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 Harry Fuller Birding Tours


Well, maybe not so much a blog as a collection of San Francisco birders' accounts of particular occasions. They appear in reverse date order. See end of page for links to older entries.

Wednesday 27th December

Today I had a Wilson's Warbler at the zoo by the wild turkey enclosure in the childrens section. It was appeared to be a male and flew away almost the second I looked at it. There was also a Common Yellowthroat in the small reed patch by the reception hall. I was in a meeting so no real time to "dig" but it looked quite birdy.

The street tree-rare warbler phenomenon continued with a bright male Yellow Warbler with Bushtits on Geary at 21st on the eve of Dec 24th. I saw a warbler dart from tree to tree and I happened to have my binocs on. Once I really started looking at it the bird started calling and came out for a brief view before darting away again. The trees are a bottlebrush type tree I think with reduced red flowers and nutlike clusters. This type of tree is found along Geary from 18th to about 22nd ave and abundantly elsewhere in the city as a street tree. There are many other street trees that seem to attract insectivores as well so perhaps folks can take that extra look in their neighborhood trees for the Xmas count. Last Xmas we missed a Chestnut-sided Warbler in Ivan Samuel's yard.

On the topic of yards, I have had a Lincoln's Sparrow coming to my feeder for the last week or so and it looks as though there are now two song sparrows.

The Street Tree-Rare Warbler Theory:

My theory about the street tree-rare warbler phenomenon starts with an observation. Bushtits these days seem disproportionately common in backyards and street trees. I believe these smaller, less competitive insectivores are pushed into more marginal, exposed and urban habitats. Interestingly there is little competition in street trees and many of them have blossoms attracting unseasonal concentrations of insects. I have seen vagrant warblers get "hen pecked" or bullied by chore flock members. Flock compositions are very specific and have evolved over thousands of years to reduce competition between species of a certain region. I believe one reason vagrants are so hard to find is that they are particularly flightly. As "vagrants" their place in the flock composition is tenueous and they are likely to be among the least obvious and most difficult to see in a group. I have noticed of vagrants in winter, they are often the first or the last bird in a flock to move.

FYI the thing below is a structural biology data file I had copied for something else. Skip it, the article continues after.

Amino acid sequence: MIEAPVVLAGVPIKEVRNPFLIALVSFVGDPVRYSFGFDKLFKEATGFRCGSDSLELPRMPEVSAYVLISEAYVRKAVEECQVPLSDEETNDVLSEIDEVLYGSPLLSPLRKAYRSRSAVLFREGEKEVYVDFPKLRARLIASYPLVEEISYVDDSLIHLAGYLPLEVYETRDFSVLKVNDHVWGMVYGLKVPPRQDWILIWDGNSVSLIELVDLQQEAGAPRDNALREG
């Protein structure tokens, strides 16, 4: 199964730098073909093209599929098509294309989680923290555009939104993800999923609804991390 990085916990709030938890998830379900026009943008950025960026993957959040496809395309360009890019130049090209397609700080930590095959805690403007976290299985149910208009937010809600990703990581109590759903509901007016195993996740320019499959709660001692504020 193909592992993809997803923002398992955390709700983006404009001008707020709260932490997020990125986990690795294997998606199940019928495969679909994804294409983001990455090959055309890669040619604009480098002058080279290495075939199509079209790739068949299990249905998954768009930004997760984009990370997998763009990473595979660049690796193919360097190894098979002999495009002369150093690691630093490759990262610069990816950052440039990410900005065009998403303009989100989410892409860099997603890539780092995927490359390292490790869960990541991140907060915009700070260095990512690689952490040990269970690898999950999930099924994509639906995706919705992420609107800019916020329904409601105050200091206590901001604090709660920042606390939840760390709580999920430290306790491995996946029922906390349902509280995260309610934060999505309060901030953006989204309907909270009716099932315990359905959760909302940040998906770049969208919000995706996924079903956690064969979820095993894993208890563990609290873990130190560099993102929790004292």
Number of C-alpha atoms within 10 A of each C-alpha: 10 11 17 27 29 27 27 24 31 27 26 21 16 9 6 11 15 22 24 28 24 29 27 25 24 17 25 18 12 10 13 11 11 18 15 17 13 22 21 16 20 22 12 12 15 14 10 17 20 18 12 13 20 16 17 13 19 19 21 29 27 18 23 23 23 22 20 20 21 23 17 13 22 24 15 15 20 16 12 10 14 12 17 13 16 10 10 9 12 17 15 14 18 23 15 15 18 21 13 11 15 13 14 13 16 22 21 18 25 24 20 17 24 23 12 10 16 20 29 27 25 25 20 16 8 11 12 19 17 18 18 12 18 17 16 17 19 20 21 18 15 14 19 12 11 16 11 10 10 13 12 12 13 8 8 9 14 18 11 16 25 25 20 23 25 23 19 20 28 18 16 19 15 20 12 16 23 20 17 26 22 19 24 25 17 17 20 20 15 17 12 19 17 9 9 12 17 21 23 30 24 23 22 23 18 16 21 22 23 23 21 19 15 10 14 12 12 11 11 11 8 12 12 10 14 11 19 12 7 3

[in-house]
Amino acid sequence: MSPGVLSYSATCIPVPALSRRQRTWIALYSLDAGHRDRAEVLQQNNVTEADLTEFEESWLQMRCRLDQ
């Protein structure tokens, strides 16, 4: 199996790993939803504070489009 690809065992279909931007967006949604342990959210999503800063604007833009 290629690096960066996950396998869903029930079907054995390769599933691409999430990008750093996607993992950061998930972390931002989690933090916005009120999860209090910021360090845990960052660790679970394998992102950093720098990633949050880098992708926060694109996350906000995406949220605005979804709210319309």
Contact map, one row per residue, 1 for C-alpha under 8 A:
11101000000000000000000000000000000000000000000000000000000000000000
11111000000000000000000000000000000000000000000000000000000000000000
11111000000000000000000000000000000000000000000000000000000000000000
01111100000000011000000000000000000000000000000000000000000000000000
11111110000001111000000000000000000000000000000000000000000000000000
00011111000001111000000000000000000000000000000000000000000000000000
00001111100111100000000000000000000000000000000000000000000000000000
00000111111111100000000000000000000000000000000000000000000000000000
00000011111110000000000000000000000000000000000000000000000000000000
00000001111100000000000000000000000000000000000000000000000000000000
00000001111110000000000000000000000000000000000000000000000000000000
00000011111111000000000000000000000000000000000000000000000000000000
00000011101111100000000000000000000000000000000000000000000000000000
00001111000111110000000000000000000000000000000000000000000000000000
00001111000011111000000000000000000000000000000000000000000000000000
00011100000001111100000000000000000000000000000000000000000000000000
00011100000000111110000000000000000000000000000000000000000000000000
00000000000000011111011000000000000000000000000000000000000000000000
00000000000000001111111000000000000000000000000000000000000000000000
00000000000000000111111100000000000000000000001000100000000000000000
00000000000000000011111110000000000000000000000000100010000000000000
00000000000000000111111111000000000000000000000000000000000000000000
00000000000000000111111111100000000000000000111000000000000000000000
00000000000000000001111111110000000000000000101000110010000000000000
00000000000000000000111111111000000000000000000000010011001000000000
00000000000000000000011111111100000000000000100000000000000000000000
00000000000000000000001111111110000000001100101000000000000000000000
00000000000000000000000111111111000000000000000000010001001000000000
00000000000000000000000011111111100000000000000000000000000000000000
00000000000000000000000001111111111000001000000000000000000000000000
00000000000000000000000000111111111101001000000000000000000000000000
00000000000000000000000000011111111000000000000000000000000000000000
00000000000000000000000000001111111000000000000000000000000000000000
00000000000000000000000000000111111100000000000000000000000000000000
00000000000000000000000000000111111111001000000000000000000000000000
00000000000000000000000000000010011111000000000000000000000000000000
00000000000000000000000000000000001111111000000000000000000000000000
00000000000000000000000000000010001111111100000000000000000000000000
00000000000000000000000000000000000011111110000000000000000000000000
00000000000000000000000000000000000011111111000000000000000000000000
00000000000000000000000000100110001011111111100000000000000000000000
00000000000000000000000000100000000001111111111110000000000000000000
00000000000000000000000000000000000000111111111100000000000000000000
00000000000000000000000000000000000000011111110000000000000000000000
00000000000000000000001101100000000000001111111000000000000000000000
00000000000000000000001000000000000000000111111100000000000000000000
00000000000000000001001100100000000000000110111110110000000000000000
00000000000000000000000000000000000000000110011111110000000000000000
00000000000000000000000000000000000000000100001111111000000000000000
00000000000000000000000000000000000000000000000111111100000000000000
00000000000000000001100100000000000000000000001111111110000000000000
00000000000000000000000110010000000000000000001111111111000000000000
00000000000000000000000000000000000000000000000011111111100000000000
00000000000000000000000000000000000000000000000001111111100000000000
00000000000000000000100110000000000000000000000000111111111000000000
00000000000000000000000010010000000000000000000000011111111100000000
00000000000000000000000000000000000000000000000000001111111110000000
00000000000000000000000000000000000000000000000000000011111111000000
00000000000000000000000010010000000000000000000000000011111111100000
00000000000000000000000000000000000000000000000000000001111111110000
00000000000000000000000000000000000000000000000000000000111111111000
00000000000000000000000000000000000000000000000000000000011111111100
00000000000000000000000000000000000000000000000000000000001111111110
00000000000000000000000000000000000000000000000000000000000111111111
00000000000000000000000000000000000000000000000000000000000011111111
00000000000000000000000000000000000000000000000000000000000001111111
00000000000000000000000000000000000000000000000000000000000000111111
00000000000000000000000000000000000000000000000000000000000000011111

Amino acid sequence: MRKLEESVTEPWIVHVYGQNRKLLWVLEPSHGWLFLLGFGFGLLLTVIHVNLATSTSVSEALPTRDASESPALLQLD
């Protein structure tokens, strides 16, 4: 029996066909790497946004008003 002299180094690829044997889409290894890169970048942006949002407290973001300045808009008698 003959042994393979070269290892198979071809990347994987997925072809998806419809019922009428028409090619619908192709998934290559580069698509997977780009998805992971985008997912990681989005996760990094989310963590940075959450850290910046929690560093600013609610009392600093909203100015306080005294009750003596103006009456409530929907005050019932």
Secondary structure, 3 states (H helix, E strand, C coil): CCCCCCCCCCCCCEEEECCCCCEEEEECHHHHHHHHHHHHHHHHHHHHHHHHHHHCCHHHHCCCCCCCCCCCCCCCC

A final Xmas count note, Ive found throwing a couple handfuls of seed around one's area for the day or two before the count can yield great sparrow counting. I also just learned that in Scandanavian lore feeding the birds around Christmas helps bring luck for the coming year.

Good birding
Josiah Clark

Thursday 14th December, late afternoon - Golden Gate Park, Chain of Lakes

Notes: Under heavy fog. Personal record for number of Hooded Merganser seen in SF, all on South Lake; first Bufflehead of the season on North Lake

Number of species: 17

Mallard 45
Bufflehead 2
Hooded Merganser 7, four males & 3 females
Pied-billed Grebe 8
Double-crested Cormorant 4
Great Blue Heron 1
American Coot 10
Western Gull 1
Rock Pigeon 50
Belted Kingfisher 3, one on each lake
Black Phoebe 1
American Crow 3
Common Raven 75--settling into evenign roost at North Lake
Ruby-crowned Kinglet 3
American Robin 3
Orange-crowned Warbler 1
Dark-eyed Junco 23

Sunday 10th December 2006, 8am to noon - Sutro Hts / Baths / Land's End

Notes: there had been heavy storm with strong winds blowing onto shore, hence all the loons and the Cassin's Auklet near shore. Eight people on this rainy Audubon Field Trip.

Number of species: 50

Mallard 4
Ring-necked Duck 10
Surf Scoter 50
Red-throated Loon 120
Western Grebe 60
Brown Pelican 200
Brandt's Cormorant 40
Double-crested Cormorant 1
Pelagic Cormorant 2
Sharp-shinned Hawk 1
Red-tailed Hawk 1
Merlin 1
American Coot 6
Black Oystercatcher 4
Willet 1
Black Turnstone 25
Surfbird 1
Heermann's Gull 16
California Gull 3
Herring Gull 12
Western Gull 500
Glaucous-winged Gull 20
Elegant Tern 4
Common Murre 14
Cassin's Auklet 1
Rock Pigeon 16
Mourning Dove 3
Anna's Hummingbird 2
Downy Woodpecker 1
Black Phoebe 6
Western Scrub-Jay 3
Common Raven 15
Chestnut-backed Chickadee 3
Bushtit 14
Pygmy Nuthatch 1
Golden-crowned Kinglet 16
Ruby-crowned Kinglet 10
Hermit Thrush 2
American Robin 6
European Starling 6
Orange-crowned Warbler 1
Yellow-rumped Warbler 4
Townsend's Warbler 15
California Towhee 6
Song Sparrow 4
White-crowned Sparrow 75
Golden-crowned Sparrow 40
Red-winged Blackbird 12
Brewer's Blackbird 50
House Finch 16

Previous blog entries:

November 2006
October 2006
September 2006
June/July/August 2006


TOWHEE.NET:  Harry Fuller, 820 NW 19th Street, McMinnville, OR 97128